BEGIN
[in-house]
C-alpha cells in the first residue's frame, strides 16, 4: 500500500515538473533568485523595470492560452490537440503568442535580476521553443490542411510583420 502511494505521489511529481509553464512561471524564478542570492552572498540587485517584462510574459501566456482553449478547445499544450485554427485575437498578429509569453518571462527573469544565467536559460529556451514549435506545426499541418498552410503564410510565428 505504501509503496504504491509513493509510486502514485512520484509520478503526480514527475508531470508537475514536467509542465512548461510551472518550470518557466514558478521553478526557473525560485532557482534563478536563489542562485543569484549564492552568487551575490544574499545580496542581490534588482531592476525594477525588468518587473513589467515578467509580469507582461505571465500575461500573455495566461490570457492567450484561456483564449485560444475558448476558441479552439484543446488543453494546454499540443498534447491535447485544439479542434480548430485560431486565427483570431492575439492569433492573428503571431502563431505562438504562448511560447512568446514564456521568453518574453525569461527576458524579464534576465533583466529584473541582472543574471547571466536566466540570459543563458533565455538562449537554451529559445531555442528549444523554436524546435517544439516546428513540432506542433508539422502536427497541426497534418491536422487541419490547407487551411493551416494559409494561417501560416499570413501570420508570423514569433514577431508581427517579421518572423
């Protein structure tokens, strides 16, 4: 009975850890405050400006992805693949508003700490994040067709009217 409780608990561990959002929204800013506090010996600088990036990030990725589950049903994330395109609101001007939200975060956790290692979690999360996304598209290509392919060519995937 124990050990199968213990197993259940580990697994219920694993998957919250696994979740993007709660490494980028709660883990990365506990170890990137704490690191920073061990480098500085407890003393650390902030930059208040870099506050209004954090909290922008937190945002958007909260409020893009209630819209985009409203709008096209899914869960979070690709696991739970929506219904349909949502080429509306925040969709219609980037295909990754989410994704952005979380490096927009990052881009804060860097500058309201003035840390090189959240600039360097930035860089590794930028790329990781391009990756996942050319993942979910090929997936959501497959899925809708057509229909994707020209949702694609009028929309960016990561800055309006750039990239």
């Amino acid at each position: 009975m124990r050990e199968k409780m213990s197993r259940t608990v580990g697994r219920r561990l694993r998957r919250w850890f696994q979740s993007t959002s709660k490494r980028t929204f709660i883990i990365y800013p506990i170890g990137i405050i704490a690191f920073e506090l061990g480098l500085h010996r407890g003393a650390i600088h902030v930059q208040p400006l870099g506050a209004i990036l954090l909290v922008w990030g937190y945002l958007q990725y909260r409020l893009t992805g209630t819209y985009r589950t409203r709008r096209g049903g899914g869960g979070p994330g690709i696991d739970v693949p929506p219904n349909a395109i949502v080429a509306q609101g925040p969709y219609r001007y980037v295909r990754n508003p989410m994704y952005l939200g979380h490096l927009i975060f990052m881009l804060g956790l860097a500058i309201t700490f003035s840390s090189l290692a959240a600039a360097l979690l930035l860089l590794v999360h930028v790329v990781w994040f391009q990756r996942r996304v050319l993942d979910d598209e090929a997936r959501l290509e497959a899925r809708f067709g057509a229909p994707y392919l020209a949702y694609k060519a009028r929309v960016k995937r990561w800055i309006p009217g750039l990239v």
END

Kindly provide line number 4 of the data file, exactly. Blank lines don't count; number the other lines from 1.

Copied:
């Amino acid at each position: 009975m124990r050990e199968k409780m213990s197993r259940t608990v580990g697994r219920r561990l694993r998957r919250w850890f696994q979740s993007t959002s709660k490494r980028t929204f709660i883990i990365y800013p506990i170890g990137i405050i704490a690191f920073e506090l061990g480098l500085h010996r407890g003393a650390i600088h902030v930059q208040p400006l870099g506050a209004i990036l954090l909290v922008w990030g937190y945002l958007q990725y909260r409020l893009t992805g209630t819209y985009r589950t409203r709008r096209g049903g899914g869960g979070p994330g690709i696991d739970v693949p929506p219904n349909a395109i949502v080429a509306q609101g925040p969709y219609r001007y980037v295909r990754n508003p989410m994704y952005l939200g979380h490096l927009i975060f990052m881009l804060g956790l860097a500058i309201t700490f003035s840390s090189l290692a959240a600039a360097l979690l930035l860089l590794v999360h930028v790329v990781w994040f391009q990756r996942r996304v050319l993942d979910d598209e090929a997936r959501l290509e497959a899925r809708f067709g057509a229909p994707y392919l020209a949702y694609k060519a009028r929309v960016k995937r990561w800055i309006p009217g750039l990239v």